The shoulder & pectoral girdle has 3 bones, 3 joints, and 1 articulation. The chest cavity, or thorax, consists of 12 vertebrae connected to 12 pairs of ribs which connects to the sternum in the front of the body. The thorax forms an elastic but firm cavity that protects vital organs. It also generates a punctum fixum (fixed point) for the functional mobility of the upper and lower extremities to transfer forces between the them. Designed functionally to enhance breathing oxygen and releasing carbon dioxide. Our structural architecture provides the vehicle for you to lead your life and the direction it follows.
The shoulder joint or glenohumeral joint (GH) is a ball-and-socket joint between the glenoid fossa of the scapula and head of the humerus bone. It is the most mobile joint in the body and most frequently dislocated. The glenoid fossa is shallow but deepened by a fibrocartilaginous rim called the glenoid labrum and anomalies or variations in size and thickness occur. Comparable to a golf ball on a tee horizontally, the shoulder joint has a fibrous capsule that envelops the entire articulation, but with a laxity which affords both Active and Passive Range of Motion (ROM). Ligaments reinforce the static and dynamic stability of the joint in varying directions and positions. There are many bursae (fibrous sacs of synovial fluid) around the joint in specific locations to protect the tendons which move over bones quickly with extreme forces. The subacromial bursae is subject to irritation causing inflammation and referred to as Impingement Syndrome, which is a specific and localized sensation on the top of your shoulder when you lift your arm up. The pectoral girdle consists of two scapulae and two clavicles. The medial portion of the clavicle attaches to the top of the sternum at the sternoclavicular (SC) joint. The distal clavicle connects to the scapula at the acriomioclavicular (AC) joint. The acromion, a uniquely evolved bone feature of the scapula has three types or shapes formed congenitally (Type I or flat 17%, Type II or curved 43%, Type III or hooked 40%) that can affect the odds of having rotator cuff injury (Type III ~ 65%) and detected via a x-ray study. The shoulder blade or scapula also moves or, glides, over the ribs or thorax cage via the scapulothoracic interface when lifting the arm upward and out.
Scapulohumeral Rhythm: a 2: 1 ratio during shoulder abduction between the humerus and the scapula. As the arm lifts the angulation of the scapula moves at half the rate. Sometimes this can cause a clunk-clunk-clunk sound as the shoulder blade moves over the ribs and may indicate a muscular imbalance. If pain or discomfort occupies your shoulder, don't wait to get it evaluated. Quick and effective treatment exists within a thorough soft tissue examination and clinical experience.
The 12 thoracic vertebrae create a kyphotic curve, a primary curve in our spine, formed within the womb. The curve is opposite in the neck and low back. Thoracic vertebrae are connected or hinged via costovertebral joints to 12 pairs of ribs (7 true and 5 false). A dozen vertebrae interconnected via multiple facet joints allowing motion. The top 6 vertebrae or the upper thoracic spine rotate and lateral flex due to coronal facets. The lower thoracic spine has less rotation and lateral flexion but more flexion and extension are due to sagittal facets. But keep in mind we are all unique and variations within the spine known as congenital anomalies. Midline of chest is the sternum, the manubrium at the top and the xiphoid process at the bottom. There are 10 ribs that attach to the sternum via costal cartilages and the bottom 2 ribs float in the muscles of the abdominal wall.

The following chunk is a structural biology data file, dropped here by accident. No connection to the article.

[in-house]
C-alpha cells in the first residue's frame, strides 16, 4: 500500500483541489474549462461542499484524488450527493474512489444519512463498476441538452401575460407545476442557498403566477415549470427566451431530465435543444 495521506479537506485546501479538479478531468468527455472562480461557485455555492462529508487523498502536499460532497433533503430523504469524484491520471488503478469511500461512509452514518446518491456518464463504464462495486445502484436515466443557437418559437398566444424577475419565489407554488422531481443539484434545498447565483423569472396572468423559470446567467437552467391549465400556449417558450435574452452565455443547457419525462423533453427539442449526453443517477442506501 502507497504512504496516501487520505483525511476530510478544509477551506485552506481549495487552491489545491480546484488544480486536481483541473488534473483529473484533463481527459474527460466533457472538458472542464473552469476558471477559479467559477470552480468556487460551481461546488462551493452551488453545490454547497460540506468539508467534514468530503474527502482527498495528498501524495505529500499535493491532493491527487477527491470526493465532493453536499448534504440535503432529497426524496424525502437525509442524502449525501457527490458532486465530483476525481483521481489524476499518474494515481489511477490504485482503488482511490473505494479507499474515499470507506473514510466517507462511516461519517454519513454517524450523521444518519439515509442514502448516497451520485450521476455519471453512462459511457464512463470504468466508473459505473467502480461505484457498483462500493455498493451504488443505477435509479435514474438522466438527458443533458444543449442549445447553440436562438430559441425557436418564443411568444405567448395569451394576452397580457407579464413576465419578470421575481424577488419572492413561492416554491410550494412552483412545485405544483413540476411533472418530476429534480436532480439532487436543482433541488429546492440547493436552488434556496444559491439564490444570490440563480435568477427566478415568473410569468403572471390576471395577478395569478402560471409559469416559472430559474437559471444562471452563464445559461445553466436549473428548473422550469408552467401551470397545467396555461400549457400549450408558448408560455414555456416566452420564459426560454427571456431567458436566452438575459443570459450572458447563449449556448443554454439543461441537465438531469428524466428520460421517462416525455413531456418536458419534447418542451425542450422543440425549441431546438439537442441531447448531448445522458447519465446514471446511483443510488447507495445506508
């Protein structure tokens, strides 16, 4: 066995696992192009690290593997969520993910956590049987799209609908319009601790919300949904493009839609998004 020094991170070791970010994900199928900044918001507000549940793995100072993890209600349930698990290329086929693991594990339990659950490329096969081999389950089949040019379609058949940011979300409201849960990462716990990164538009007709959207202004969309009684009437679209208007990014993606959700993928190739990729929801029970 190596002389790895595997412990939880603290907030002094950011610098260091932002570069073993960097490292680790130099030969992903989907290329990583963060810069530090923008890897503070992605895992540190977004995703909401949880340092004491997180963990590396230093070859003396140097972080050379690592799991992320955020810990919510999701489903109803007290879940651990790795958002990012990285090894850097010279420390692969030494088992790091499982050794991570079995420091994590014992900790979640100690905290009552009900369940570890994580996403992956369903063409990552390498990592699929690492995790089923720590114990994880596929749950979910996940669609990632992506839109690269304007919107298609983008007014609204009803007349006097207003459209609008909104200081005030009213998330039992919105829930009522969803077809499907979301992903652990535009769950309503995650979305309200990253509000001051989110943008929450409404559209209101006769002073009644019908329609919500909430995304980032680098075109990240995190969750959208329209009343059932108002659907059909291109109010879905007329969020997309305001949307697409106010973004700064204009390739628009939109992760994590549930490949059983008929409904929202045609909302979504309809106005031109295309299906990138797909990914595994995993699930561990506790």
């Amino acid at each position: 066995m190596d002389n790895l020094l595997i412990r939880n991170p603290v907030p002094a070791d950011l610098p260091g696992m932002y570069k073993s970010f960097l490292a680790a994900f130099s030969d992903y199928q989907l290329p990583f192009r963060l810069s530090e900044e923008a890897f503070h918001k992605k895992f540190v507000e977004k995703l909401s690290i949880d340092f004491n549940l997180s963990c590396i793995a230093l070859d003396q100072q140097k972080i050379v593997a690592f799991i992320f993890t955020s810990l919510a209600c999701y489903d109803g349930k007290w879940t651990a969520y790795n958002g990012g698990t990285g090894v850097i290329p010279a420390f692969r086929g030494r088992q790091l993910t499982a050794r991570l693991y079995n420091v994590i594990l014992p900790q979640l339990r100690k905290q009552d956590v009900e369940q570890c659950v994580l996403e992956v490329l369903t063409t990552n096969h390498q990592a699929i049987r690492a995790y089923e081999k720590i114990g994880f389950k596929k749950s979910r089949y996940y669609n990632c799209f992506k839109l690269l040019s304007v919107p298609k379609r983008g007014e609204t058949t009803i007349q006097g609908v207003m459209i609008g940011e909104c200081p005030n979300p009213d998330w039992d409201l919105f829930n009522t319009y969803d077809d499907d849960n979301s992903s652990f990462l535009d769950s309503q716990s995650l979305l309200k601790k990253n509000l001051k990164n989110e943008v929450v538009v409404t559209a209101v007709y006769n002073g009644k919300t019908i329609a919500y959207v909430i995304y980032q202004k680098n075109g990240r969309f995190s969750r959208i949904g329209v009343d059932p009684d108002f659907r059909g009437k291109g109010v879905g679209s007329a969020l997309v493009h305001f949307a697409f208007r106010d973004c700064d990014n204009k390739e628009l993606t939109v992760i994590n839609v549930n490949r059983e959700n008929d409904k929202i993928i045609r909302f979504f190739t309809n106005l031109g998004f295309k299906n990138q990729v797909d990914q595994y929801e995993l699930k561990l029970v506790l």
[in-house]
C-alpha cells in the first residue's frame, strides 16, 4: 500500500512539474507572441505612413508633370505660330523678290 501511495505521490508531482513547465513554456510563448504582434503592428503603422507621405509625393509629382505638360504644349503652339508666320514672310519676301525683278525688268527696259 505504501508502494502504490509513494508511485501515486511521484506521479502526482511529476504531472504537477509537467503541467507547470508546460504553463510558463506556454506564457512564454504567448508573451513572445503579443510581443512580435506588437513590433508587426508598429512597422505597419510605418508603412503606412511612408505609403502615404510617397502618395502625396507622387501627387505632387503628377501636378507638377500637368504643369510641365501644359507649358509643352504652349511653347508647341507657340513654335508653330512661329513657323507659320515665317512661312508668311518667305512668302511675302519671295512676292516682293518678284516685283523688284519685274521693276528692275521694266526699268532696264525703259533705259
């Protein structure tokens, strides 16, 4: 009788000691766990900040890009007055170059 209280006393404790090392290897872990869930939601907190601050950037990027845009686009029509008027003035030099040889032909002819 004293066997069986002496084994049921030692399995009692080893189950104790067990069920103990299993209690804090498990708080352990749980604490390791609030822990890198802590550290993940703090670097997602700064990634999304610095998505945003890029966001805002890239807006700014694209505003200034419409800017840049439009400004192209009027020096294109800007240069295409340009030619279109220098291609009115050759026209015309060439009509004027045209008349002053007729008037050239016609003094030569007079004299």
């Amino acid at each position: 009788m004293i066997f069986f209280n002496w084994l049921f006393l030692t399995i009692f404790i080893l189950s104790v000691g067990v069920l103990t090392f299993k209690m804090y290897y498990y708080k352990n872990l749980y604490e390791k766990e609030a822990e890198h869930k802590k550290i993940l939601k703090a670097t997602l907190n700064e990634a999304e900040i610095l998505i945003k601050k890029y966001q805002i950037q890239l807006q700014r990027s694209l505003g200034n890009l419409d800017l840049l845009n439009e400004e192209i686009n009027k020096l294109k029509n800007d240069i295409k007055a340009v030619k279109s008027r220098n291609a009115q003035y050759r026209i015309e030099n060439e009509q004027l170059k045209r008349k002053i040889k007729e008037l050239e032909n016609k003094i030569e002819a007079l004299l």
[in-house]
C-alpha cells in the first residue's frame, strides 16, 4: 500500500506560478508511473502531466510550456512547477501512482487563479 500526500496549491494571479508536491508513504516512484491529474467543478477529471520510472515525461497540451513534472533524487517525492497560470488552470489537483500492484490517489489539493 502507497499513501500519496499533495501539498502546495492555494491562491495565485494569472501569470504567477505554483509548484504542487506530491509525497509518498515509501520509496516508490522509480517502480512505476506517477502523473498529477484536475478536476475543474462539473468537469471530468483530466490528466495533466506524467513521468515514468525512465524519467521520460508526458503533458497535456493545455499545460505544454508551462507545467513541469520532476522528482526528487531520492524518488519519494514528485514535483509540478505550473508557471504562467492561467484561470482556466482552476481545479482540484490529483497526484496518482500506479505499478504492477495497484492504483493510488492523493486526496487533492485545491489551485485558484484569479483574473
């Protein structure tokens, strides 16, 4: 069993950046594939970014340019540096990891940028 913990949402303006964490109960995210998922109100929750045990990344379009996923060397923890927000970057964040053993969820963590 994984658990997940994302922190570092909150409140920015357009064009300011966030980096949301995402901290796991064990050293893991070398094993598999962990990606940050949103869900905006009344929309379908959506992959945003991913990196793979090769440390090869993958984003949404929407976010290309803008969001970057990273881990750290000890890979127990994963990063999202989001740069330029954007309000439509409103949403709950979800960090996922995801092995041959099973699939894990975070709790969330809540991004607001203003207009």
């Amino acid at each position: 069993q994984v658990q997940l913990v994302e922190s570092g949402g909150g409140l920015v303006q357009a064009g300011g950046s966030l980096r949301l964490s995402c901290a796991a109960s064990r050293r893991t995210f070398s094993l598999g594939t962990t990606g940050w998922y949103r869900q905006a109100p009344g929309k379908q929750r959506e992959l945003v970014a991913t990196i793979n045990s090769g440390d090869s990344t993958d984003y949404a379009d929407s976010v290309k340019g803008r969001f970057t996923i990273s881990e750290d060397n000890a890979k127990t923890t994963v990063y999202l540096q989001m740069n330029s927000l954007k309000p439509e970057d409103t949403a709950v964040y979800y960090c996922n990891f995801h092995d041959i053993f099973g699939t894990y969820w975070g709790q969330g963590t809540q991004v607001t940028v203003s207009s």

Muscles of the Shoulder & Thorax
Muscles of Scapular Stabilization: Trapezius, Rhomboid Major / Minor, Levator Scapulae, Serratus Anterior, Pectoralis Minor
Movements of the Scapula: Depression, Elevation, Protraction, Retraction, Upper Rotation
Muscles of the Rotator Cuff: Supraspinatus, Infraspinatus, Teres Minor, Subscapularis
Movements of the Glenohumeral Joint: Internal & External Rotation, Abduction & Adduction, Flexion & Extension
Shoulder Range of Motion
Flexion: 150-170 ~ Extension: 35-45
Horizontal adduction: 130-160 ~ Abduction: 40-50
Abduction: 160-180 ~ Adduction: 20-40
External / Internal Rotation w / arm along body: 60/70
External / Internal rotation at 90 degrees of abduction: 90/70
Postural Awareness: Spine, Chest & Pelvis
If breathing is abnormal, many movement patterns may be altered and dysfunctional. Posture and respiration work together as one functional unit. The thoracic spine needs to be flexible and rigid at certain times. This is accomplished by co-contraction of the pelvic floor, diaphragm and abdominal wall (core), thus maintaining proper stability in order to transfer forces while still being able to breathe. A prerequisite to functional human capacity and quality of life.
Strategies to Increase Thoracic Spine Mobility
- Foam roll upper thoracic spine for improved extension
- Foam Roll (Upper Back Cat) for lower thoracic spine extension (can also use chair, gym ball or wall)
- Yoga – Downward-Facing Dog helps with scapular stabilization, thoracic extension, core engagement, and pelvic / chest alignment
- Mid-Back Rotation: Start on knees and elbows, place right hand on the back of head, place left arm straight out in front, palm down for balance. As you breathe in, lift and rotate head. Eyes follow elbow as you lift and rotate through your upper thoracic spine. No lumbar spine motion.
Written by Dr. Deane Studer, DC
Arise Chiropractic, Vernon BC